Reflexive Verbs

First, to effectively apologize in Italian, you’ll want to read up on your reflexive verbs. As their name suggests, reflexive verbs are those that refer back to the speaker. So, it shouldn’t be surprising that so many phrases used to say sorry use reflexive verbs in Italian.

You’ll notice the first-person singular reflexive pronoun mi in phrases such as mi scusi (excuse me) or mi dispiace (I’m sorry).

The Imperative Mood

The next grammar tool you’ll need in your toolbox is the imperative mood. Italian “imperatives,” as you might guess, are used to give orders or commands, or in general to tell people what to do. Saying something like “excuse me” or “pardon me” requires that you speak in the imperative mood, since you are, in a way, “commanding” someone to excuse or pardon you.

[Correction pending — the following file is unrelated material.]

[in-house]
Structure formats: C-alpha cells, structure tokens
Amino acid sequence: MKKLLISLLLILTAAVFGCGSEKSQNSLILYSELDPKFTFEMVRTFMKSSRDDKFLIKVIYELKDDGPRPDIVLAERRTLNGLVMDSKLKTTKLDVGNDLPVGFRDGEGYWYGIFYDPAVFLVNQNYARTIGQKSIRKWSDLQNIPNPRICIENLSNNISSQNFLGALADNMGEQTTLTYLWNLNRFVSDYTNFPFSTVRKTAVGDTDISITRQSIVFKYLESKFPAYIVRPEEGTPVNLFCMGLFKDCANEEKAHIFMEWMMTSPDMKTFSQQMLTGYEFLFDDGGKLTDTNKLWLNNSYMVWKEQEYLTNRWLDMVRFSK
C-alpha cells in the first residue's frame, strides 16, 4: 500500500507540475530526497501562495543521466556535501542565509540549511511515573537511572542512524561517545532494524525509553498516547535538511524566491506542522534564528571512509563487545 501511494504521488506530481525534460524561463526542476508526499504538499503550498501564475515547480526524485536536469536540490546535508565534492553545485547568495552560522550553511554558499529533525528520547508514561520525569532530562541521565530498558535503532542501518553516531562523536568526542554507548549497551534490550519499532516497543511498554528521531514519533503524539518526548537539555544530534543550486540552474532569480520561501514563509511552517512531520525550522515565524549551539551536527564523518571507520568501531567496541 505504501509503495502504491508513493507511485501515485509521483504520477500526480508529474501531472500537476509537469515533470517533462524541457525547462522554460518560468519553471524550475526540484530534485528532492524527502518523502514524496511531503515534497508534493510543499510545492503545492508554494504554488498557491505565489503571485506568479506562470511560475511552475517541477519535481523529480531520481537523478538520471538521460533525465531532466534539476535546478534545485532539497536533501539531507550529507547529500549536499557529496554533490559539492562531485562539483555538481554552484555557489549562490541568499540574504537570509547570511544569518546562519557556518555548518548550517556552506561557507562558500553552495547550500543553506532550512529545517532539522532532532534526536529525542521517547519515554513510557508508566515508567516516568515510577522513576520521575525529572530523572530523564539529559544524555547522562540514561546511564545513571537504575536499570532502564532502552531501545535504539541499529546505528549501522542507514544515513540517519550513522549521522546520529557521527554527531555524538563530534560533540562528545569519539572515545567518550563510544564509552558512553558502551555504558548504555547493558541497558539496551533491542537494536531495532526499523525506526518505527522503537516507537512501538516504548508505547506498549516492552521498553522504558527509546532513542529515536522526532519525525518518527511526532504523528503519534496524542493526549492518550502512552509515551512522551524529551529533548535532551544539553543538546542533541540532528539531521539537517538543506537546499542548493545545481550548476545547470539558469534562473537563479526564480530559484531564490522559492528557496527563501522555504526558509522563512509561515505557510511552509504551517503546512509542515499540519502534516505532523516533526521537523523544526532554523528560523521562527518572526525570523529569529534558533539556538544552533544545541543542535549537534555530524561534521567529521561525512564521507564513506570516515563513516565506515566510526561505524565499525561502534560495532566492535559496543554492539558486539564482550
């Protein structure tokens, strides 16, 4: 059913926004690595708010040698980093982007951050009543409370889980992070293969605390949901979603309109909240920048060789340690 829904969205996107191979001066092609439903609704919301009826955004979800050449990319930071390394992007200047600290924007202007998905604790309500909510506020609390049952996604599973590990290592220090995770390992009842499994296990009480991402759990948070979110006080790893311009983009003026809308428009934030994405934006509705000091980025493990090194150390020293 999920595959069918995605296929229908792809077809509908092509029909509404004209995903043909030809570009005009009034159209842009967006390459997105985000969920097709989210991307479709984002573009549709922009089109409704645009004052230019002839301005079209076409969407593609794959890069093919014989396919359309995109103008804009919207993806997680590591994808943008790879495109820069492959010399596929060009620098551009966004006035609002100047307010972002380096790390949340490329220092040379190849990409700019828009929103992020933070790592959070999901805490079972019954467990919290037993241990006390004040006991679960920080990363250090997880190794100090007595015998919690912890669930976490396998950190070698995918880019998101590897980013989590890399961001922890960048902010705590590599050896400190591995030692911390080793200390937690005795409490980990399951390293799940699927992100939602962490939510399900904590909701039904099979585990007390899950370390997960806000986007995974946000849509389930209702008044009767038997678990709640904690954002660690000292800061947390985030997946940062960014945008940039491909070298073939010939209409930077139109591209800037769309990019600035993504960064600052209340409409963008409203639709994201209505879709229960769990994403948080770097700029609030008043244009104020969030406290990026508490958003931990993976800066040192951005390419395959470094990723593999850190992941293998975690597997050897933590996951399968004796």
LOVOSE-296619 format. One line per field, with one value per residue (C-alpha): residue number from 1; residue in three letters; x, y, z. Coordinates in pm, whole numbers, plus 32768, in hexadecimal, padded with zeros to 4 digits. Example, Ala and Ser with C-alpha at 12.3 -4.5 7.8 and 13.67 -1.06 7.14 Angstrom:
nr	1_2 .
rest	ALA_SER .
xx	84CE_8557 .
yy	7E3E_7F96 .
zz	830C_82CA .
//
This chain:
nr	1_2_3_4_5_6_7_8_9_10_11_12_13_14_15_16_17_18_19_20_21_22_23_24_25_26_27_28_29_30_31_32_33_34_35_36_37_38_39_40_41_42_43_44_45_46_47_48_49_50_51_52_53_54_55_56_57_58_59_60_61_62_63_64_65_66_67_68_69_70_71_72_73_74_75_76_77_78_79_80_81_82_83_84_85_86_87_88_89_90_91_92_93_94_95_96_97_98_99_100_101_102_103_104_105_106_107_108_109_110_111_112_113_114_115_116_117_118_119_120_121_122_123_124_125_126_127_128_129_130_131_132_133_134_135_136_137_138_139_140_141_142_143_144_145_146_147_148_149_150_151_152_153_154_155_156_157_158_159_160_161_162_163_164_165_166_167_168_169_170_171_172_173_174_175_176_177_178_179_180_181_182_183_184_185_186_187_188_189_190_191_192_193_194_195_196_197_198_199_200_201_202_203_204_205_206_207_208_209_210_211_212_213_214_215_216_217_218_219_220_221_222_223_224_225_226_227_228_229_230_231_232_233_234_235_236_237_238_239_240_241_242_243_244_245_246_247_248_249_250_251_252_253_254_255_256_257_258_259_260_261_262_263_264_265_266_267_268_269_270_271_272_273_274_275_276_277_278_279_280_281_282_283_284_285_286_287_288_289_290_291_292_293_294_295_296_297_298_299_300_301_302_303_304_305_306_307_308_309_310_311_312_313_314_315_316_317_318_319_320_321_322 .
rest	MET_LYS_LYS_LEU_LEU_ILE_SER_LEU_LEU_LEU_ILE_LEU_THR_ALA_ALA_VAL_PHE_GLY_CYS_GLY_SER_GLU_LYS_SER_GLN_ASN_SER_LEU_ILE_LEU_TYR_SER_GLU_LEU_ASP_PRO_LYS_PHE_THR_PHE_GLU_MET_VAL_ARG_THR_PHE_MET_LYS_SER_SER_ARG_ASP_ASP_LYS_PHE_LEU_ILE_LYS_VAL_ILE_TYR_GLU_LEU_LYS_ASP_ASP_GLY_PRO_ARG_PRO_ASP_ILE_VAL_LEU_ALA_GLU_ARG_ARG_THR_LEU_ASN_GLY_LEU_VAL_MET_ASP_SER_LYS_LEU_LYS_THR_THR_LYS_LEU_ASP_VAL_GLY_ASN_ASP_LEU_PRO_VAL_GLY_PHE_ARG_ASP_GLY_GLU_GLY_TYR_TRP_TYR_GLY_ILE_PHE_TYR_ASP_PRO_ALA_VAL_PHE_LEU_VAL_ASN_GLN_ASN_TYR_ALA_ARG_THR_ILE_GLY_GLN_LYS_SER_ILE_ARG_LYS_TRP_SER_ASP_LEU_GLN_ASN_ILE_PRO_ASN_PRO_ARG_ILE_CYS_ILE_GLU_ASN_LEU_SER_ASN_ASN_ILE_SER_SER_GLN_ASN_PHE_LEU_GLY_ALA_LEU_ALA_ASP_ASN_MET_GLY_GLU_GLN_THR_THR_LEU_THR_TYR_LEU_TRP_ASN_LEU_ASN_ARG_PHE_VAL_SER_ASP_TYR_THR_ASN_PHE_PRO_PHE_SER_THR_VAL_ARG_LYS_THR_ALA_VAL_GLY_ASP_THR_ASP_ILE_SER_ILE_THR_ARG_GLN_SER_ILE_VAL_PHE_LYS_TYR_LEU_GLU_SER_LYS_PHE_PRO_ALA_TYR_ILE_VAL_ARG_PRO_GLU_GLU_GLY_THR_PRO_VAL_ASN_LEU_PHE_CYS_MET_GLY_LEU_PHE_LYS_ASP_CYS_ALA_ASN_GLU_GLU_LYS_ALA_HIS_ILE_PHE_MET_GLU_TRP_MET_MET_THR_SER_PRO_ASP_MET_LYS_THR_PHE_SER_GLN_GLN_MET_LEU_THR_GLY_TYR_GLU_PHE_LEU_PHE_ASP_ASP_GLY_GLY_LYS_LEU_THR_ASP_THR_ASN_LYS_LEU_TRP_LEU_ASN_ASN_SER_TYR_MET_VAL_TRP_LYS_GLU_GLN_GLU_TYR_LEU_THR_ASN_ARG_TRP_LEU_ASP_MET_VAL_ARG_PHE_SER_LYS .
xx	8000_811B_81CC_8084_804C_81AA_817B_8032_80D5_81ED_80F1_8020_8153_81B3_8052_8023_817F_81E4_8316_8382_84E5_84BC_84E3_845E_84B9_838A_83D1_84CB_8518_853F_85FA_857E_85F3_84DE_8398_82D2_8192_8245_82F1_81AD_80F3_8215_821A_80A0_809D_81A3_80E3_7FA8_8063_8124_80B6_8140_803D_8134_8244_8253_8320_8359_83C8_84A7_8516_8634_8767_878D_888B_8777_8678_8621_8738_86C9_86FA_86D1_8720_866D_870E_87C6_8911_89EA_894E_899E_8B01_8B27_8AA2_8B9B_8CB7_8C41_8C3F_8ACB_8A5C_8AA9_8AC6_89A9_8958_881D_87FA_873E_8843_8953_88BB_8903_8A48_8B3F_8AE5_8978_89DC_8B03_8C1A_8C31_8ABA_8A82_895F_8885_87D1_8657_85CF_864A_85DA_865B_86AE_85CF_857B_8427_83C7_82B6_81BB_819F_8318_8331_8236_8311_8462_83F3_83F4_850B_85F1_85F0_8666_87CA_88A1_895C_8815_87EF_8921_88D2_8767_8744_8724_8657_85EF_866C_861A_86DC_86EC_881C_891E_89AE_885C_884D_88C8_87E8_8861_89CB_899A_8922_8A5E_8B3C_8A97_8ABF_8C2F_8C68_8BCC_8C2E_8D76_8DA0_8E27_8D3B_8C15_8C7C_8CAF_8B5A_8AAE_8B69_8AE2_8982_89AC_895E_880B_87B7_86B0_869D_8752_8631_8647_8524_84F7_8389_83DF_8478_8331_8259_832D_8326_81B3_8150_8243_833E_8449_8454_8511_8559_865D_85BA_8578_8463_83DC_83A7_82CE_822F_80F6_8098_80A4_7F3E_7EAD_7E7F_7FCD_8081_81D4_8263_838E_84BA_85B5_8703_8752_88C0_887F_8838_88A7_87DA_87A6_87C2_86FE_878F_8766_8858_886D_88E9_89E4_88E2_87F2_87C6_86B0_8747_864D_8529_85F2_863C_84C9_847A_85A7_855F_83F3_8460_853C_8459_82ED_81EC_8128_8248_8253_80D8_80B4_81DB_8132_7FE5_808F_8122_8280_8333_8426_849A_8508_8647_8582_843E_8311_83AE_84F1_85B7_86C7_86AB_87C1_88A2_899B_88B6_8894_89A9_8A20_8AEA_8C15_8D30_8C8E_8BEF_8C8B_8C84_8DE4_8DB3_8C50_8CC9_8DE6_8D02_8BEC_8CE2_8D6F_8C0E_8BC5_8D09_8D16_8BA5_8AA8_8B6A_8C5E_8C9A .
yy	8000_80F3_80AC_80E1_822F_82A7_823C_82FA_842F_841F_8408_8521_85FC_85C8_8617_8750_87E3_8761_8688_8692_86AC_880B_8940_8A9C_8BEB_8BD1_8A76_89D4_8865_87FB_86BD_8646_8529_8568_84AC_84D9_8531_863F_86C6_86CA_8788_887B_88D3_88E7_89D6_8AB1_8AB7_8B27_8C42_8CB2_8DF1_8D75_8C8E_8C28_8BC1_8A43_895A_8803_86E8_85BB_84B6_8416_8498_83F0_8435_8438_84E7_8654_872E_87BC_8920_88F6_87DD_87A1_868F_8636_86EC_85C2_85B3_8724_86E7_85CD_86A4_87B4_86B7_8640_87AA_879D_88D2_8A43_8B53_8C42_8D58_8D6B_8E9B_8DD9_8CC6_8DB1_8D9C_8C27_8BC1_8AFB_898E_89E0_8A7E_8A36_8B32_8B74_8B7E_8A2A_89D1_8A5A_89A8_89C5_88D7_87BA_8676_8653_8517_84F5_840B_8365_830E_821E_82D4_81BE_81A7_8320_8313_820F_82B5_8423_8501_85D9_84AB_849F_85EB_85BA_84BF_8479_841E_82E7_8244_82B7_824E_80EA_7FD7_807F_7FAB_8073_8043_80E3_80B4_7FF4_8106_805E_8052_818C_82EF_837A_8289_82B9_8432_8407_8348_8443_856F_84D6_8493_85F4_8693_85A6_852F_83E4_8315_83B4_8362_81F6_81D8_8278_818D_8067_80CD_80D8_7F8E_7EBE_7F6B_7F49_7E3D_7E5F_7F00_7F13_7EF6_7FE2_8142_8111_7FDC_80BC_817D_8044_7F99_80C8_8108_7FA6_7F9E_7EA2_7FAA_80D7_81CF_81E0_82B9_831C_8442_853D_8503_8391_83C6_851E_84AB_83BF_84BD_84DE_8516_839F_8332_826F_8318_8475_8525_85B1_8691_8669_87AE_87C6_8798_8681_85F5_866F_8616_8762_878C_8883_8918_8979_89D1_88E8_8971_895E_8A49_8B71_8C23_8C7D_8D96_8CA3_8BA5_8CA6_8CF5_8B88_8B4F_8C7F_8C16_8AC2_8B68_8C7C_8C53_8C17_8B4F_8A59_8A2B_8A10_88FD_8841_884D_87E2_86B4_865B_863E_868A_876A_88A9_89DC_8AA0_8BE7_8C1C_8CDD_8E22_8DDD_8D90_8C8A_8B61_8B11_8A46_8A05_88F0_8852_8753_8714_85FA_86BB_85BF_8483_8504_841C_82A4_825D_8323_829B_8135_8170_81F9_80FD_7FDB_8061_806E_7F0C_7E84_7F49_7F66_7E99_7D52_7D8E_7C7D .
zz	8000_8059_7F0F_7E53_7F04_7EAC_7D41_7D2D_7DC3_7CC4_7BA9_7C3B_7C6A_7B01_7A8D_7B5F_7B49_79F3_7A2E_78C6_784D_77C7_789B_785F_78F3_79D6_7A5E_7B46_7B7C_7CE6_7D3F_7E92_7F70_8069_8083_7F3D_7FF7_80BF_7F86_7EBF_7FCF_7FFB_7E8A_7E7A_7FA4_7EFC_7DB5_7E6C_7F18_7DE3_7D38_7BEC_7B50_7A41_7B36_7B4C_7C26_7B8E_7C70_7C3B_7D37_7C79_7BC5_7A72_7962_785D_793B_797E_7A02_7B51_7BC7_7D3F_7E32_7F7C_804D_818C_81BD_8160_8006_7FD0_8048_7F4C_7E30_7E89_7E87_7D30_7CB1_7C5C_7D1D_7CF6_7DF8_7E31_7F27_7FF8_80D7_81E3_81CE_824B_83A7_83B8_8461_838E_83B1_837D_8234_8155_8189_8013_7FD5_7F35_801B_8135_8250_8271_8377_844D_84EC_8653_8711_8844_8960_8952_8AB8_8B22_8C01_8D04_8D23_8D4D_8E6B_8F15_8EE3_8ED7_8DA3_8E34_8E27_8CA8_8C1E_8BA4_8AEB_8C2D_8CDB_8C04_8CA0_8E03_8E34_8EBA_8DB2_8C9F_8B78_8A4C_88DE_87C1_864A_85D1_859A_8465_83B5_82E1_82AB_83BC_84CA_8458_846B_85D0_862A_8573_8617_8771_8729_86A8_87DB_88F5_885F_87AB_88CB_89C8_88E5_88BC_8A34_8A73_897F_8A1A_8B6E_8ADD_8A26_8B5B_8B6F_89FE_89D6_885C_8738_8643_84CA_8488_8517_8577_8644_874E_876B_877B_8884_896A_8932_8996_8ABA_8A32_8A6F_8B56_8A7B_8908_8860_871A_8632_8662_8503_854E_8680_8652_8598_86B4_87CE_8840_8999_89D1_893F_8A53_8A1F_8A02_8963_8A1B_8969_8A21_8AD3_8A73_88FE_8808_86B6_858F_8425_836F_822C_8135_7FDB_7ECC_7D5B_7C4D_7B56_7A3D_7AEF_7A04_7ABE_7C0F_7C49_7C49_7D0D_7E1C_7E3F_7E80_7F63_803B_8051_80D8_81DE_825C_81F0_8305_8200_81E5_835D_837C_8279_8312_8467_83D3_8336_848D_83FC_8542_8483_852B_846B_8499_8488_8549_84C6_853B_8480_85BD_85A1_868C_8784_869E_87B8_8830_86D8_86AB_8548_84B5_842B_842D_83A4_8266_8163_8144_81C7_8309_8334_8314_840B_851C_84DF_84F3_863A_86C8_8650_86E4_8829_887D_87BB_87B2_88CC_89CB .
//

For example, the conjugations of scusare used in the following section are all in the imperative mood.

Conjugating Verbs in Singular and Plural Forms

Finally, it’s important to remember that Italian has singular and plural forms of the word “you,” and therefore, it’s important to consider your audience when conjugating your verbs to say sorry.

Are you asking one person or a group to excuse you? In Italian, this makes a difference in how you phrase your apology. For example:

If you step on a friend’s shoe, you might say scusami per averti pestato. (Sorry for stepping on you.)

If you’re late to class and apologize to an entire group, you might say scusatemi per il ritardo. (Sorry for the delay.)